Fact Sheets

Finding Enough Good Food to Eat Can be Challenging for Caribou in Northeastern British Columbia (FS-22-02)

Nutrition underpins virtually every life process in animals and is fundamentally important to populations through its effects on survival and reproduction. The nutritional value of the environment is determined by the ability of caribou to satisfy their nutritional requirements and is influenced by which species caribou choose to eat and the availability and quality of those species.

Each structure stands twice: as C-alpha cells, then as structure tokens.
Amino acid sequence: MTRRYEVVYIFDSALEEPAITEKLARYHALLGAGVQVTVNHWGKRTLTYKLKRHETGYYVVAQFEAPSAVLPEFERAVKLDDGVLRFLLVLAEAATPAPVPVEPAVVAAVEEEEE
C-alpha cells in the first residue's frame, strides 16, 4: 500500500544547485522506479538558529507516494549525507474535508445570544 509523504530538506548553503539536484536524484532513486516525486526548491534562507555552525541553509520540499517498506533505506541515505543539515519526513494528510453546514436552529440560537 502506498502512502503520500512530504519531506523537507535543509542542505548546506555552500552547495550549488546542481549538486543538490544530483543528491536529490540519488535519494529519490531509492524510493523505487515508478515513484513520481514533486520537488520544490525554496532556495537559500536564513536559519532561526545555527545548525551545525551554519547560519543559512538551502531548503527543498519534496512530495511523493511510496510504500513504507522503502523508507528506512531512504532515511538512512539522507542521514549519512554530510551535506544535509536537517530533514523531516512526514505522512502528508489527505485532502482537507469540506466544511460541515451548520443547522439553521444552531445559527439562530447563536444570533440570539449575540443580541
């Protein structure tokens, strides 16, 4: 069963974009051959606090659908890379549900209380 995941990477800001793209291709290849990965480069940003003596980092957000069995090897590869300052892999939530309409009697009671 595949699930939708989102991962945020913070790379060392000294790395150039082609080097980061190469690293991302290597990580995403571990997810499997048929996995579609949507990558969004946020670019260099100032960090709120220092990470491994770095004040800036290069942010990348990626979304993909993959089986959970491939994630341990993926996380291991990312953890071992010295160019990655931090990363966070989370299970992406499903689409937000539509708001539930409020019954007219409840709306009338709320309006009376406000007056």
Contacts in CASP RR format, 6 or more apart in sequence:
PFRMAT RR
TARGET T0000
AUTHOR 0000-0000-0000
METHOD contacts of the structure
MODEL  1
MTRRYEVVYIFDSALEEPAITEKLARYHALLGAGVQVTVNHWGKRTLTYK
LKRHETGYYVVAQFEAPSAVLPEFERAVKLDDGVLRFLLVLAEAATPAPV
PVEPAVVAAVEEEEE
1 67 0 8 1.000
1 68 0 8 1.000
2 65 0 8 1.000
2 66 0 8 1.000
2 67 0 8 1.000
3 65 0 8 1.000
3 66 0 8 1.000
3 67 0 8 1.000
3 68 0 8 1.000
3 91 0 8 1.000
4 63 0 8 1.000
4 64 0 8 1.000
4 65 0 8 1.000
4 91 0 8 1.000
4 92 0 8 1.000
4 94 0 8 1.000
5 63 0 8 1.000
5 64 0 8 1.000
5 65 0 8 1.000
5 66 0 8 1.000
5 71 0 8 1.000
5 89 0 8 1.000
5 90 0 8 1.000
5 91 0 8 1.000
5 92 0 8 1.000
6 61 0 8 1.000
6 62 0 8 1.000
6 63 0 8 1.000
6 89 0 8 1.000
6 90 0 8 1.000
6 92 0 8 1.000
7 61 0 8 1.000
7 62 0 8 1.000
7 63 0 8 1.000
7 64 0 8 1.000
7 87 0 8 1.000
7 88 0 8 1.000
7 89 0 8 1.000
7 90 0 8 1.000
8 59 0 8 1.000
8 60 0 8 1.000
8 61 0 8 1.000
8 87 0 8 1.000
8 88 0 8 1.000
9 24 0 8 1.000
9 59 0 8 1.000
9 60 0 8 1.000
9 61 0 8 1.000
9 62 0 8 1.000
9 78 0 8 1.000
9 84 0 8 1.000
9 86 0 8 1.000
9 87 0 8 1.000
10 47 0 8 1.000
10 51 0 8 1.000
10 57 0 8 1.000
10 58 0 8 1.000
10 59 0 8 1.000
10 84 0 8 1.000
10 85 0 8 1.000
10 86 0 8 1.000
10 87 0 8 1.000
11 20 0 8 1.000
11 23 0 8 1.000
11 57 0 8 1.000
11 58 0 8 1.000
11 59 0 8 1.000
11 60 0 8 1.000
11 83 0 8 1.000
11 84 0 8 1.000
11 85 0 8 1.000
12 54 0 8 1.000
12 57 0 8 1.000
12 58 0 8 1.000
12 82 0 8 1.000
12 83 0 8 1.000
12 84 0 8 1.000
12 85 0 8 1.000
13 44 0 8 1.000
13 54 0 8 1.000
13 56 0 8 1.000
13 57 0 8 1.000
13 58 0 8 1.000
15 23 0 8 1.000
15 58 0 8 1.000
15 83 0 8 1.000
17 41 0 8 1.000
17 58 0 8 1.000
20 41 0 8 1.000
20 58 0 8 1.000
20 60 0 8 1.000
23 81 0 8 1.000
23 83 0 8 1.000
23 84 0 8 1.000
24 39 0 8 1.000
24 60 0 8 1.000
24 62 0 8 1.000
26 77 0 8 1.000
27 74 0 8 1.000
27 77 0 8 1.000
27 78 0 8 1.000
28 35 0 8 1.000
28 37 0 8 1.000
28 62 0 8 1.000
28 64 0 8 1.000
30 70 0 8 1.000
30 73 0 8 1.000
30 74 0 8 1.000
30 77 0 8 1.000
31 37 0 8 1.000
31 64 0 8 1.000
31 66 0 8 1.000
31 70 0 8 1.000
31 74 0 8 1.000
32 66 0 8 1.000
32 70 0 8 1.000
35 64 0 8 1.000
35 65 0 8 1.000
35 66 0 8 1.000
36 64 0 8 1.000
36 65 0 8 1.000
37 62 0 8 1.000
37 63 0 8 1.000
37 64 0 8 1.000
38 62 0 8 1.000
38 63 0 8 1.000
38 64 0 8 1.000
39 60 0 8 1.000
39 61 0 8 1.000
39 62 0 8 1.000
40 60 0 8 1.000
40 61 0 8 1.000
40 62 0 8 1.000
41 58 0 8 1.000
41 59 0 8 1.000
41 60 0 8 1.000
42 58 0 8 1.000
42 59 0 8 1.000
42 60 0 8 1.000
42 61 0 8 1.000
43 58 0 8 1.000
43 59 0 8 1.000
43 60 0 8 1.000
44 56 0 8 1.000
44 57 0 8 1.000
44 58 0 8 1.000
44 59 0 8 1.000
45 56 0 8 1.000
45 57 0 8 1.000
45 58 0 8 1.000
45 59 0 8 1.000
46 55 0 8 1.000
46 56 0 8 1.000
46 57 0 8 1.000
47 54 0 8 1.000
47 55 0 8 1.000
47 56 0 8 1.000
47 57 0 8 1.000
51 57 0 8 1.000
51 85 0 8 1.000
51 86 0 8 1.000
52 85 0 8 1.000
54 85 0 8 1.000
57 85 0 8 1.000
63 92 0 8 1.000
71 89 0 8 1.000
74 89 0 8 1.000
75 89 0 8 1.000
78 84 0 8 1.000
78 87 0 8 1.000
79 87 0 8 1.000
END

Dr. Kristin Denryter collects fine-scale foraging data from a tame female caribou in a willow-dominated alpine community of north-eastern British Columbia. Photo credit: Rachel Cook

Many methods exist to estimate forage quantity and quality of plant communities for ungulates, but most lack information on relationships between forage characteristics and levels of nutrition obtained by foraging animals. NCASI’s research uses bottle-raised tame caribou that allow for accurate measurements of bite mass, bite rate, foraging time, and species and parts of plants consumed, all of which are used to directly measure the nutritional value of plant communities to caribou.

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